The meeting will be attended by Samsung Electronics Vice Chairman Lee Jae-yong, Hyundai Motor Chairman Chung Euisun, SK Chairman Chey Tae-won, LG Chairman Koo Kwang-mo, Posco Chairman Choi Jung-woo and KT Chairman Ku Hyeon-Mo. It is the first time President Moon is meeting Samsung leader Lee since he was released on parole in August.
“This meeting is designed to express gratitude to companies that participated in the ‘Youth Hope ON’ project to create jobs for youths, and to share the social meaning of the project and future implementation plans,” said Shin Hye-hyun, deputy spokesperson for Cheong Wa Dae, in a written statement.
The “Youth Hope ON” project was established by 18 government ministries and was confirmed by the Youth Policy Coordination Committee presided over by the prime minister in August this year.
It is a company-led, public-private project in which companies directly educate and hire the necessary talents, while the government supports the training costs.
The six conglomerates -- KT, Samsung, LG, SK, Posco and Hyundai Motor -- have promised to create 179,000 jobs over the next three years and provide educational and training opportunities for young people.
“Companies that participated in the project have greatly expanded their initial recruitment goals. And in the case of education and training, they are starting as soon as they are ready,” Shin said.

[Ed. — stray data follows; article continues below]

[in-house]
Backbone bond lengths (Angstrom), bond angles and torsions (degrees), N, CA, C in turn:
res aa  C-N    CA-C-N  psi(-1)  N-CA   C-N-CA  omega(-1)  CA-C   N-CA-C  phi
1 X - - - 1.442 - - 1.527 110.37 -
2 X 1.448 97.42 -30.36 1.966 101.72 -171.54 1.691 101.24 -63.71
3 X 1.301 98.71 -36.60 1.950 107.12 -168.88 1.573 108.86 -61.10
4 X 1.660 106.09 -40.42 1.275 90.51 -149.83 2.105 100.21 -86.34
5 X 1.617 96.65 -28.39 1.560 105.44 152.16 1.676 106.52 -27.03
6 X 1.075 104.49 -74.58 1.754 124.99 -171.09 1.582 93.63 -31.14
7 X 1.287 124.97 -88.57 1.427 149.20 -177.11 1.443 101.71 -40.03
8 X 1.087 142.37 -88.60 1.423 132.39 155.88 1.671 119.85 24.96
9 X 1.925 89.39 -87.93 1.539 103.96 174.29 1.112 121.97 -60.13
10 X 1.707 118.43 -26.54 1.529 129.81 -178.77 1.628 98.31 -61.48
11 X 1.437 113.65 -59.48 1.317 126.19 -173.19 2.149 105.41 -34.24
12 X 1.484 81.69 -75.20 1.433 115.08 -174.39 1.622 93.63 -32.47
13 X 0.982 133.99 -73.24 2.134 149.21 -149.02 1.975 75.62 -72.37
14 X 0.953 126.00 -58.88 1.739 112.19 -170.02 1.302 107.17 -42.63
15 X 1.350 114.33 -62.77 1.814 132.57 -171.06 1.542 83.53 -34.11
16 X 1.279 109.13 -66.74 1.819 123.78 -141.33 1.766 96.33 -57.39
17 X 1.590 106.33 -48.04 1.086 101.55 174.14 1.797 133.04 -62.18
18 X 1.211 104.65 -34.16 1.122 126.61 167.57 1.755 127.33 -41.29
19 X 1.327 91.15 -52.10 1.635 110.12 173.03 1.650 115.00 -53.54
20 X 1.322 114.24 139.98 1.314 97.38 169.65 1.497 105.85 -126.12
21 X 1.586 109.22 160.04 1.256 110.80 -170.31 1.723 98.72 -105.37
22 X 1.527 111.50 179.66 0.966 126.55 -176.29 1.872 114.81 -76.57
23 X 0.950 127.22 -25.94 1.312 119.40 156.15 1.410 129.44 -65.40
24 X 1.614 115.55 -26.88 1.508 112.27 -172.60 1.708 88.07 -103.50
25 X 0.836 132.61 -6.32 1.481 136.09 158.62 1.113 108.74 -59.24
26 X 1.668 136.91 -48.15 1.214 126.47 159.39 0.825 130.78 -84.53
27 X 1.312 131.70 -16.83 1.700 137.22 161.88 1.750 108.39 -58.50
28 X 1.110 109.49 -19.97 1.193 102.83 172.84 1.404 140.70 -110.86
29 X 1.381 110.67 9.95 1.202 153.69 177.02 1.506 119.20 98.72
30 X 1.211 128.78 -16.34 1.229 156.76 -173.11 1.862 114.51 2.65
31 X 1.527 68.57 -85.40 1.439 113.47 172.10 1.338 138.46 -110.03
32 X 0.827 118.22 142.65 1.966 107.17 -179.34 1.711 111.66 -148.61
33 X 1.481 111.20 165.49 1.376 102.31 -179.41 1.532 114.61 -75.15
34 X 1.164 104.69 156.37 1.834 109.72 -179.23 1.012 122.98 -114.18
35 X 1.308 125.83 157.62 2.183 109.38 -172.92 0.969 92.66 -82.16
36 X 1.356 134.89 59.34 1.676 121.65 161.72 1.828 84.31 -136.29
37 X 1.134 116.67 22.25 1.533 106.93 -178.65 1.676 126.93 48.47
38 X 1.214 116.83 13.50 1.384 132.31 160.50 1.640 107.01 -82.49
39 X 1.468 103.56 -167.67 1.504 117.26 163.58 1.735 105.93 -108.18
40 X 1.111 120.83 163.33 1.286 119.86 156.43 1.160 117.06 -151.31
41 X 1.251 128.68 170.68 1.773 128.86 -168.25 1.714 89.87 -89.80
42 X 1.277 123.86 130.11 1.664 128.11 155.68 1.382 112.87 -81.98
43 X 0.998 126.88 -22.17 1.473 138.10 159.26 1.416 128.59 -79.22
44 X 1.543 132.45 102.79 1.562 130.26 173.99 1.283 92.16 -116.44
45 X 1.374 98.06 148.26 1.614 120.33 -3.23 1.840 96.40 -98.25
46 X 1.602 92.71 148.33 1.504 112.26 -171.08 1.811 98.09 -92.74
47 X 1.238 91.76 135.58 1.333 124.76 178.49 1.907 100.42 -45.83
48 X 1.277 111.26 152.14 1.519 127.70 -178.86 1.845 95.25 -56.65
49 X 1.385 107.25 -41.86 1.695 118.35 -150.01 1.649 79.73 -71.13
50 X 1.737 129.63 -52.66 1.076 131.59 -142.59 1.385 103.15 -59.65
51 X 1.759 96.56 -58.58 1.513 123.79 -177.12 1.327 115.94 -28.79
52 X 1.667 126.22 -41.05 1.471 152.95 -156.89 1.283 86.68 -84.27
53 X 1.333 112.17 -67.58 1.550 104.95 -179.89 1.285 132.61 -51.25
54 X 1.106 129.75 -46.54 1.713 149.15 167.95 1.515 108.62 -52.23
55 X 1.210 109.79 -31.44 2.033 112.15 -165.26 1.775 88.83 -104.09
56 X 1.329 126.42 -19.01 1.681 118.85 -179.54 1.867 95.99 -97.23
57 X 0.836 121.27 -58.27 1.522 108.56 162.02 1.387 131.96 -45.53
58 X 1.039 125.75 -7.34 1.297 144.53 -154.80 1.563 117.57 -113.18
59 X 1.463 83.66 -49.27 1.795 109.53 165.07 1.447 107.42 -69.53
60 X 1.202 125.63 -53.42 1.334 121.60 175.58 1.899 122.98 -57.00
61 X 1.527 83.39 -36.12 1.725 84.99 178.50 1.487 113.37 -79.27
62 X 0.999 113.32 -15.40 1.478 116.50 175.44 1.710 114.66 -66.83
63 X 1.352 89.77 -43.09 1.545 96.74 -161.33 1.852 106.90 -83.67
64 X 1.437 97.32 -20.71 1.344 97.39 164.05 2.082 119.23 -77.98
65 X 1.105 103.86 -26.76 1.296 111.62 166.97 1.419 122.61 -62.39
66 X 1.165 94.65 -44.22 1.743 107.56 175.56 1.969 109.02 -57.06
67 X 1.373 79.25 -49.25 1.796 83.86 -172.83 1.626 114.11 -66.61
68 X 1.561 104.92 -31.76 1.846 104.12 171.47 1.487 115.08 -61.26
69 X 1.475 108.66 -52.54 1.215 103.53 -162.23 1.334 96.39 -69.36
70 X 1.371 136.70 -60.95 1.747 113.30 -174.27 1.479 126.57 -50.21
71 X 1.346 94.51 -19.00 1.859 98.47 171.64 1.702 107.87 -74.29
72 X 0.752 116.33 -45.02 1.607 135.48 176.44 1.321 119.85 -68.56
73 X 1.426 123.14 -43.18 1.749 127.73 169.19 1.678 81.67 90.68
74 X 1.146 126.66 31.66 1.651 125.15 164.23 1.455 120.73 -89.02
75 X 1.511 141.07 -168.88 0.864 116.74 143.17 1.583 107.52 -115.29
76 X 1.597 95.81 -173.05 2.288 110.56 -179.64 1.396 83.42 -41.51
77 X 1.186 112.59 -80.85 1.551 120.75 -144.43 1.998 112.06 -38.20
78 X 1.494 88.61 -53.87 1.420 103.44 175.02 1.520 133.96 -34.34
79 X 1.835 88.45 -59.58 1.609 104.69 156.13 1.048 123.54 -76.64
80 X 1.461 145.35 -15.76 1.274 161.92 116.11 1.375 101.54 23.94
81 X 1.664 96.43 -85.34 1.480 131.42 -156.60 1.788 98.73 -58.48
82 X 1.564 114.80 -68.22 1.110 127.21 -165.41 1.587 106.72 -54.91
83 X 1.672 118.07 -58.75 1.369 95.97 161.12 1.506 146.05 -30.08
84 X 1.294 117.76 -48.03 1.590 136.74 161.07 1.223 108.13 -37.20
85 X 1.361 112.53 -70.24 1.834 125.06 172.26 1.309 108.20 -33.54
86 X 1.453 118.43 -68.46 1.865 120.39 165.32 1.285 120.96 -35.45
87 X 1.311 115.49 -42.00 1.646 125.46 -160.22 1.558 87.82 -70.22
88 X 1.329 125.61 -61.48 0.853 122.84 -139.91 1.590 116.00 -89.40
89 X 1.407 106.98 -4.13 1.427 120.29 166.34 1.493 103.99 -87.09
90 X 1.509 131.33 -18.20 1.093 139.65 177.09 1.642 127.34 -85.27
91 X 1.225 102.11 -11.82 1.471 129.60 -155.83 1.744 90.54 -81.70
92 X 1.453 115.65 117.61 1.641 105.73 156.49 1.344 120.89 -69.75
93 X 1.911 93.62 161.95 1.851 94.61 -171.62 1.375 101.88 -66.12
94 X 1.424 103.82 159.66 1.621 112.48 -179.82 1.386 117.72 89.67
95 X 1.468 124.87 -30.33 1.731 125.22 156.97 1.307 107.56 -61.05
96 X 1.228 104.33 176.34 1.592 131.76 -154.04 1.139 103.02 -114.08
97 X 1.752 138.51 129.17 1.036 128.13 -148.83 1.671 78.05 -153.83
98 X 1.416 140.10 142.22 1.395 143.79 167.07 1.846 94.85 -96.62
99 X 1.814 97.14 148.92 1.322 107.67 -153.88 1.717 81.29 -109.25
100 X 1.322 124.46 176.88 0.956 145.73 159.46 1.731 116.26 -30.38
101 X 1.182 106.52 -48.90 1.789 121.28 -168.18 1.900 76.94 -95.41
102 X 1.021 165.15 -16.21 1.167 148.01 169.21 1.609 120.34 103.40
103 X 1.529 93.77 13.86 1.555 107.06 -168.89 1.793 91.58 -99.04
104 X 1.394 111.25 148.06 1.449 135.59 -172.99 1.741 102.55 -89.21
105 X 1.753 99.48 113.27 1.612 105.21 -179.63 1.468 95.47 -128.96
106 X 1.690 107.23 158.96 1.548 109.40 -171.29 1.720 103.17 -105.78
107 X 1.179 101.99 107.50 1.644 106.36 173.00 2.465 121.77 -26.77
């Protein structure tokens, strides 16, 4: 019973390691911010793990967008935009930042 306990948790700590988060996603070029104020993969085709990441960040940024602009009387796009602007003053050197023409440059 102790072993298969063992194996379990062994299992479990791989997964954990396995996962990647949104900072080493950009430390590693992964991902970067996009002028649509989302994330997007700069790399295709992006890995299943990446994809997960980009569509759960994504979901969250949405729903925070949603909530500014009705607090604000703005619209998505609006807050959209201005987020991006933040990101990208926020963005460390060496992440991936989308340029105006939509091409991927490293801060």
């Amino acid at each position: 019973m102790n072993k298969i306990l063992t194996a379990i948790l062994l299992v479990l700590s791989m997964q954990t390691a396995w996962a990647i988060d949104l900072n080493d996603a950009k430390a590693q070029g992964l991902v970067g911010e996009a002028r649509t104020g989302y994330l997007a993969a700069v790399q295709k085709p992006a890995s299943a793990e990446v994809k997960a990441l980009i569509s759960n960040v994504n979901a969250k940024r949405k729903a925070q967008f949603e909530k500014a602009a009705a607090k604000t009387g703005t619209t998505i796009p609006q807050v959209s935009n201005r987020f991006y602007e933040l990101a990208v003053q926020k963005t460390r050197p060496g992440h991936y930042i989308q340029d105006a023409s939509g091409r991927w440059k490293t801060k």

KT, which was the first to participate in the project, has already begun education and training in December. Samsung and Posco are speeding up their implementation by starting in January next year.
“The Moon Jae-in government was launched by advocating jobs as the number one national task. In particular, jobs for youths are still the heaviest task of the government, and we are making special efforts with the top priority of policy,” Shin said. “In August, President Moon showed special interest in the project and asked for an active promotion.”
Cheong Wa Dae said it expects the meeting to serve as an opportunity for such public-private cooperation to pave the way forward in solving youth unemployment, a problem that has been exacerbated by the COVID-19 pandemic.
According to a report released by the Korea Economic Research Institute in November, the “economic pain” felt by young people (between 15-29) was the worst ever amid worsening economic conditions and job difficulties caused by the prolonged COVID-19.
The “youth economic pain index” stood at 27.2, the highest since the 2015 tally. The pain index of other age groups also hit the highest level in the first half of this year, followed by those in their 60s (18.8), those in their 50s (14.0), those in their 30s (13.6), and those in their 40s (11.5).
By Shin Ji-hye
Published : December 27, 2021
By : The Korea Herald